The cases – in Brentwood, Essex, and in Nottingham – are “linked” and have been traced to southern Africa, health secretary Sajid Javid said, as he started targeted sequence testing of other cases in the areas.
Mr Javid announced that four countries – Angola, Mozambique, Malawi, and Zambia – are being added to the travel ‘red list’ from Sunday, requiring arrivals to quarantine in a hotel for 10 days.
“We’ve been always very clear that we will not hesitate to take further action if that is what is required,” he said.
“The two individuals concerned are isolating alongside their whole households, whilst further tests and sequencing is carried out.”
Scientists had predicted that the arrival of Omicron in the UK was inevitable – prompting some calls for the government to trigger its ‘plan B’ list of tougher Covid measures.
Asked if the public should now expect changes “as we head in into Christmas”, Mr Javid said: “We’ve always been really clear that we will do whatever is necessary to protect the progress that we’ve made as a country.
“We’ve come a long way, especially since the summer, and we keep all of this under review and if we need to take further action, we will.”
Boris Johnson will host a press conference with the chief medical officer and the chief scientific adviser later, “to set out further measures,” Mr Javid said.
“If anyone is sitting at home, thinking what can I do – get vaccinated,” the health secretary said, when asked what the public’s response should be.
Professor Chris Whitty, the chief medical office, said: “We will continue to work closely with the international community to quickly gather and analyse information on this variant to understand any possible increase in transmissibility or resistance to vaccines.”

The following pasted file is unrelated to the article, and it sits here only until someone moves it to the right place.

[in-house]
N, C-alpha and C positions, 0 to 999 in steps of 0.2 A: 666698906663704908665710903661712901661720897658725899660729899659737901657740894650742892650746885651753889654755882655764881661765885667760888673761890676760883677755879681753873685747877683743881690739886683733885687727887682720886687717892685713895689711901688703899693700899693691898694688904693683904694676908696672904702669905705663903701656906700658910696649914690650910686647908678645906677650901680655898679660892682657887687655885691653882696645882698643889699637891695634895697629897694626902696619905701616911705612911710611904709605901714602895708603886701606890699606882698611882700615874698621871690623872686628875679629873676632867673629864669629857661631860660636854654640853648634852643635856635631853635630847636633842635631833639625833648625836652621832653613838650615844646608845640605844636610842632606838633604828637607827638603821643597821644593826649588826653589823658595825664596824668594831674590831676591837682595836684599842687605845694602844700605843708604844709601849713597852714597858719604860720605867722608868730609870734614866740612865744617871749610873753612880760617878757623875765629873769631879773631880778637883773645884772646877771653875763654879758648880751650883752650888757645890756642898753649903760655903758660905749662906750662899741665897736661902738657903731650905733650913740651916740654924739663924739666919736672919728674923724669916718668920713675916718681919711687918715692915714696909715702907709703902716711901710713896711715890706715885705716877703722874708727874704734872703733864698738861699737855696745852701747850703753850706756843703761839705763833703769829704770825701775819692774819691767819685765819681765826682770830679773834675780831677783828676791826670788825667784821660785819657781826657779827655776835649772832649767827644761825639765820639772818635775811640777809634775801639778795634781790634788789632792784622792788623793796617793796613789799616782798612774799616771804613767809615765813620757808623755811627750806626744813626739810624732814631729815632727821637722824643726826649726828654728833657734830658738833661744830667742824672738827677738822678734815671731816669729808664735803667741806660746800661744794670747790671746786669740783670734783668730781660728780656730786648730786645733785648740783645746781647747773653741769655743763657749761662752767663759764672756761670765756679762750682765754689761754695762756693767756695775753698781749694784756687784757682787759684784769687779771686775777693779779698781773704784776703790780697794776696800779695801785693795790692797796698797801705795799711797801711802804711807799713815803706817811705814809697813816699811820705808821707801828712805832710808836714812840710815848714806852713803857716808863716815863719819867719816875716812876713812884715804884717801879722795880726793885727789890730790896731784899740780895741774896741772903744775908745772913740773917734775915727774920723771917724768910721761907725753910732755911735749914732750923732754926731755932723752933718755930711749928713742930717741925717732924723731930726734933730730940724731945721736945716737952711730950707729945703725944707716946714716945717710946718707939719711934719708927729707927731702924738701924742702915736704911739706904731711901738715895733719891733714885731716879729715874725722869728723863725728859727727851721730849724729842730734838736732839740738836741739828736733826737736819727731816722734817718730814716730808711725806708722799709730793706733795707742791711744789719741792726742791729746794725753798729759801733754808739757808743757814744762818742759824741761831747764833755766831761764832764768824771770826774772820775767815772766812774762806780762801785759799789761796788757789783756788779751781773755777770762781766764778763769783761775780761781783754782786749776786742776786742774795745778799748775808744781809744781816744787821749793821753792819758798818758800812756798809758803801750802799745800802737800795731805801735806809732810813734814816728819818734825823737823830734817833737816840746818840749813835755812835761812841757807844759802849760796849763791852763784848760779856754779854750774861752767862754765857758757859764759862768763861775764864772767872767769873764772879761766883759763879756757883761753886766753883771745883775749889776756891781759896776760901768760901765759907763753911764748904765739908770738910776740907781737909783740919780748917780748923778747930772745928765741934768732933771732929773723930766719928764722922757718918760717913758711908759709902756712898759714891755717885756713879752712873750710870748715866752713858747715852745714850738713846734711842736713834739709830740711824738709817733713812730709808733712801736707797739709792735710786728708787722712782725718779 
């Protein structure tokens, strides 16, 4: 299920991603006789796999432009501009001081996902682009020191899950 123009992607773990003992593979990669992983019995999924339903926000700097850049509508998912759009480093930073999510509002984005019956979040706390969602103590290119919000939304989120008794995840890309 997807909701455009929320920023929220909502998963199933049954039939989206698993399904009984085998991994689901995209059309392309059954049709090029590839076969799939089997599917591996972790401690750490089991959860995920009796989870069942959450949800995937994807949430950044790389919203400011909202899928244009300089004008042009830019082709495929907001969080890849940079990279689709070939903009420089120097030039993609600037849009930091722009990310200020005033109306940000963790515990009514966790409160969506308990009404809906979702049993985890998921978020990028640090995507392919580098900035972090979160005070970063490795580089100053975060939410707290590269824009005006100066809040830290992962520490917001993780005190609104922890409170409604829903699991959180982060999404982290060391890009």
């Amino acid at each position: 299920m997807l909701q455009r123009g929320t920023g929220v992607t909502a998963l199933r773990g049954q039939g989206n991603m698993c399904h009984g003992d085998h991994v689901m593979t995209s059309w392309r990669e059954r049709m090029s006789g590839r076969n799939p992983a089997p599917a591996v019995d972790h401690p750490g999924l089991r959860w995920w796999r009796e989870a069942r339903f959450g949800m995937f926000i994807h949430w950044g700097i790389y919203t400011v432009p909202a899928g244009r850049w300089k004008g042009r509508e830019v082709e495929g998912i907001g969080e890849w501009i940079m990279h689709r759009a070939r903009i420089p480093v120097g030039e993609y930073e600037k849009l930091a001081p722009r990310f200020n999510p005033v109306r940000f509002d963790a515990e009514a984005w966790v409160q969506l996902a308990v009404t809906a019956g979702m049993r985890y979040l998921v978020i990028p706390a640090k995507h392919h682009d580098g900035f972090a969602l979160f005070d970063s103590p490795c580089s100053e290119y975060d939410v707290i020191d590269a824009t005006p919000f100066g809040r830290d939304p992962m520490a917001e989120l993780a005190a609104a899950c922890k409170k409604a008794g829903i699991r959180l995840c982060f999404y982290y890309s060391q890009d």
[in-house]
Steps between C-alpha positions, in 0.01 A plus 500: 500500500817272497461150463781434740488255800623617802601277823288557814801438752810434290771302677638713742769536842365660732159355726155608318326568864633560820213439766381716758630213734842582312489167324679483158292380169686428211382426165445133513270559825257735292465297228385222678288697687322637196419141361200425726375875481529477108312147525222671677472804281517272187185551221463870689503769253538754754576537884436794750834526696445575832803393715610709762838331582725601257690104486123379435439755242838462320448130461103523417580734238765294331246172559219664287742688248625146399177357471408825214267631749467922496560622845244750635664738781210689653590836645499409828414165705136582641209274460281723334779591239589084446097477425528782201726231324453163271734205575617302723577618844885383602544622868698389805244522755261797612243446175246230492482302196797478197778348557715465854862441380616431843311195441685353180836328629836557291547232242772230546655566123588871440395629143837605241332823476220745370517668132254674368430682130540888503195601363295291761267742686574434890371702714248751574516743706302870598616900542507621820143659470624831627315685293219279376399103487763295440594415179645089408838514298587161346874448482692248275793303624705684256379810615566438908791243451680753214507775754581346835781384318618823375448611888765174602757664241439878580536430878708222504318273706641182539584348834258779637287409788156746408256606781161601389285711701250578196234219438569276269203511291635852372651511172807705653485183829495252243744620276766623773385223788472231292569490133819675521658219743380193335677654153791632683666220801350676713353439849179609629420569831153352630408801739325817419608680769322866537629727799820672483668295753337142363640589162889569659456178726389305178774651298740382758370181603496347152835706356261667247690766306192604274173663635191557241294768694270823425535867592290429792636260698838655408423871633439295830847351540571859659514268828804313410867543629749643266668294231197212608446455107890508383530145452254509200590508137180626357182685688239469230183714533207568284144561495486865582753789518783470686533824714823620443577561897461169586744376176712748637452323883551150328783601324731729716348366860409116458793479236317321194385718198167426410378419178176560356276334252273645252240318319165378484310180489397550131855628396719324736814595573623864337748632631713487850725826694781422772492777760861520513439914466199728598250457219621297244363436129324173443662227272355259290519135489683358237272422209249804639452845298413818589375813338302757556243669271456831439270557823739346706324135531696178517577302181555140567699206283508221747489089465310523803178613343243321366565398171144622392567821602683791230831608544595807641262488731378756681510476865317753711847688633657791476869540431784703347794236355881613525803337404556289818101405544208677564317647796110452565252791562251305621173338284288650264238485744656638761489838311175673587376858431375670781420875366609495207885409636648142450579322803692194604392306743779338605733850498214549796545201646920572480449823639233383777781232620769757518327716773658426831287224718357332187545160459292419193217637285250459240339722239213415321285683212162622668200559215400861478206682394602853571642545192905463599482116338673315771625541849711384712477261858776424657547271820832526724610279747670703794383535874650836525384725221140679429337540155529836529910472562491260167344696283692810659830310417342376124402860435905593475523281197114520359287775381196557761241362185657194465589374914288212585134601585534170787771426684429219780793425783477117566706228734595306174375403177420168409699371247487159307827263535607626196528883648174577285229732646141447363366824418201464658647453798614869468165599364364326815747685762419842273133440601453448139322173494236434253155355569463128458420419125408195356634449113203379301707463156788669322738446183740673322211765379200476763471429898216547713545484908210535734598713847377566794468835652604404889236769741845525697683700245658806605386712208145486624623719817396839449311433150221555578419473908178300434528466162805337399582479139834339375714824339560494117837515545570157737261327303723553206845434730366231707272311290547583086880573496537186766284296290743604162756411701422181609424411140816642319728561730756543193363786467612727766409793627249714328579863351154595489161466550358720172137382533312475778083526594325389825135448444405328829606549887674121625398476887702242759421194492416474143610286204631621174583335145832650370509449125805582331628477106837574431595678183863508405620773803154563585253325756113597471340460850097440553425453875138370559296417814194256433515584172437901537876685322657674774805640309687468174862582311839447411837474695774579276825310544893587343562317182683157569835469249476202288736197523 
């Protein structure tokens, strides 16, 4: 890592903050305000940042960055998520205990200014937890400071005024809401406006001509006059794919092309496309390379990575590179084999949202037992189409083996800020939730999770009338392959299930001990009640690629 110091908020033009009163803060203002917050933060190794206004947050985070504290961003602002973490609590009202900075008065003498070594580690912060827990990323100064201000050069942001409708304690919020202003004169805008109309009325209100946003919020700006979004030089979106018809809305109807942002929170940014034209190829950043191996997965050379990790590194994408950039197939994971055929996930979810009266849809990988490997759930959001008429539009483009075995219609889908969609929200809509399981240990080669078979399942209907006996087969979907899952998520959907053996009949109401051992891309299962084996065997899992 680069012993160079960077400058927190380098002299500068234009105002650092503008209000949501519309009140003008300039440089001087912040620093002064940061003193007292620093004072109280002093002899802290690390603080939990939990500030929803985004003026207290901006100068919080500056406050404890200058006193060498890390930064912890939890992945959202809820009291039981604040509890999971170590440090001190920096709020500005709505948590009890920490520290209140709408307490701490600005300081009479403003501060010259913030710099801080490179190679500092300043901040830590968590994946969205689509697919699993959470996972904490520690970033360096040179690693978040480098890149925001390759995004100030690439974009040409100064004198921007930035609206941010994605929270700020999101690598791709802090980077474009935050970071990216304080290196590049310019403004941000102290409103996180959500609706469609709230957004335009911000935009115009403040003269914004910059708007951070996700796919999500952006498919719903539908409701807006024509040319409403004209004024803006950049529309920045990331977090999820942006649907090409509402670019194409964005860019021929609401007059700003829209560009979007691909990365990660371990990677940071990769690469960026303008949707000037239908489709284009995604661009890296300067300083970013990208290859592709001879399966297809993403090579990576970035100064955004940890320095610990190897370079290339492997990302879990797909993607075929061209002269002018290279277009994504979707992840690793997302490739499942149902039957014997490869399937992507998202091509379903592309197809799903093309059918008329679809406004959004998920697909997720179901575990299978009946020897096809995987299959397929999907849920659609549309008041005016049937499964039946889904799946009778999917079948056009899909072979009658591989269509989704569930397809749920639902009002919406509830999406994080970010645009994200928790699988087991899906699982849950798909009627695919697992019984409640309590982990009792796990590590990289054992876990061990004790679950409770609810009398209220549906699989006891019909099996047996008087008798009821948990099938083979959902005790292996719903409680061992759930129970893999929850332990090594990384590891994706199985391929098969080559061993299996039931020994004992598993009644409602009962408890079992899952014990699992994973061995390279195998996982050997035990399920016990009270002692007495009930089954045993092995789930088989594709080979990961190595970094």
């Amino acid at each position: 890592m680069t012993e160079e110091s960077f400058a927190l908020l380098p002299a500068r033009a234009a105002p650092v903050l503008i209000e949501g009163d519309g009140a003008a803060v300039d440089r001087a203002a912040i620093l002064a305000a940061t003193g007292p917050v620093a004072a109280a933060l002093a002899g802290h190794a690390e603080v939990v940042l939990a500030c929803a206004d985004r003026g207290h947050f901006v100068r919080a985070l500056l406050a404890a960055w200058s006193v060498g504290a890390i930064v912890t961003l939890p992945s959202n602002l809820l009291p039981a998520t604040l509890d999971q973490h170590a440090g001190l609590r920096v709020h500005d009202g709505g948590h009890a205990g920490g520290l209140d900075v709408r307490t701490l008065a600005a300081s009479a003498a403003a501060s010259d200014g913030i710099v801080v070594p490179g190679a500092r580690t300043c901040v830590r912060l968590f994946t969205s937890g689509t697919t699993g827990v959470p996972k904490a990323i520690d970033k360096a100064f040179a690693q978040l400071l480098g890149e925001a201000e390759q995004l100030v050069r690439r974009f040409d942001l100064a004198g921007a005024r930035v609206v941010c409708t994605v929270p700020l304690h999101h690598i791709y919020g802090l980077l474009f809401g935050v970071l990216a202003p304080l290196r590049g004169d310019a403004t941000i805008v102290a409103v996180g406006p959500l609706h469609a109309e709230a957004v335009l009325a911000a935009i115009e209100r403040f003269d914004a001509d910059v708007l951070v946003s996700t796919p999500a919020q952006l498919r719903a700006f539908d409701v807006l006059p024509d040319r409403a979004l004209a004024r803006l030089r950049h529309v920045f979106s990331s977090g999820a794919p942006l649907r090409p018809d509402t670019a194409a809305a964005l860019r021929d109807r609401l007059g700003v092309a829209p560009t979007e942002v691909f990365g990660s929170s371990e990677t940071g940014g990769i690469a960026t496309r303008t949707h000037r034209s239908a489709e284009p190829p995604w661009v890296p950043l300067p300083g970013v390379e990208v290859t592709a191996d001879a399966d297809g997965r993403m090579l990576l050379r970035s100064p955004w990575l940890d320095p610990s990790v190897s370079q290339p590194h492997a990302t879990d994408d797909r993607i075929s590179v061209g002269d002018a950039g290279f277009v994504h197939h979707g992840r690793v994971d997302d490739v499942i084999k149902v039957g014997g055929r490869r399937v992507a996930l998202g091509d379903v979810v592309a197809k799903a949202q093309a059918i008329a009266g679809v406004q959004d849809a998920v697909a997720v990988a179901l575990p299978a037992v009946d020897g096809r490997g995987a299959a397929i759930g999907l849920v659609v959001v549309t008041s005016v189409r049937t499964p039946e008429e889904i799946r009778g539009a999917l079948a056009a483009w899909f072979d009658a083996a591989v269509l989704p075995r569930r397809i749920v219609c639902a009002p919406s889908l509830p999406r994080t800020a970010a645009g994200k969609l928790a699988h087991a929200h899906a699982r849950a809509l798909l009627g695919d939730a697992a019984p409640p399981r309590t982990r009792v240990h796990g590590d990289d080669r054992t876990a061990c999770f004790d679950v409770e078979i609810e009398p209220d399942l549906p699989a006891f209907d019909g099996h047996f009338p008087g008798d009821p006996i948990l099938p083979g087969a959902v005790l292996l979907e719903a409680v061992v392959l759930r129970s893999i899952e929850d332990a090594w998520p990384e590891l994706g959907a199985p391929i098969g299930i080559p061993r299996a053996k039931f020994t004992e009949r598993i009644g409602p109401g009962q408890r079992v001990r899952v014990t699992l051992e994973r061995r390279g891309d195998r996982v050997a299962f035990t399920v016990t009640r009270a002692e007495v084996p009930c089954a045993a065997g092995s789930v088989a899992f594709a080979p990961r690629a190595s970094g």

On Friday, Mr Javid said the government would continue to resist pressure to introduce its plan B – mask-wearing, vaccine passports and working from home – for the time being.
And, earlier, two leading scientists expressed optimism that the worst predictions for the development of the new variant would not come to pass.
Professor Andrew Pollard, of the Oxford Vaccine Group, said it is “extremely unlikely” to trigger a major new wave of the Covid pandemic in the UK, despite the travel restrictions.
And the microbiologist Professor Calum Semple, who sits on the Sage advisory group, said the development was “not a disaster”.
‘The headlines from some of my colleagues saying ‘this is horrendous’ I think are hugely overstating the situation. Immunity from the vaccination is still likely to protect you from severe disease,” he said.
“You might get a snuffle or a headache or a filthy cold but your chance of coming into hospital or intensive care or sadly dying are greatly diminished by the vaccine and still will be going into the future.”
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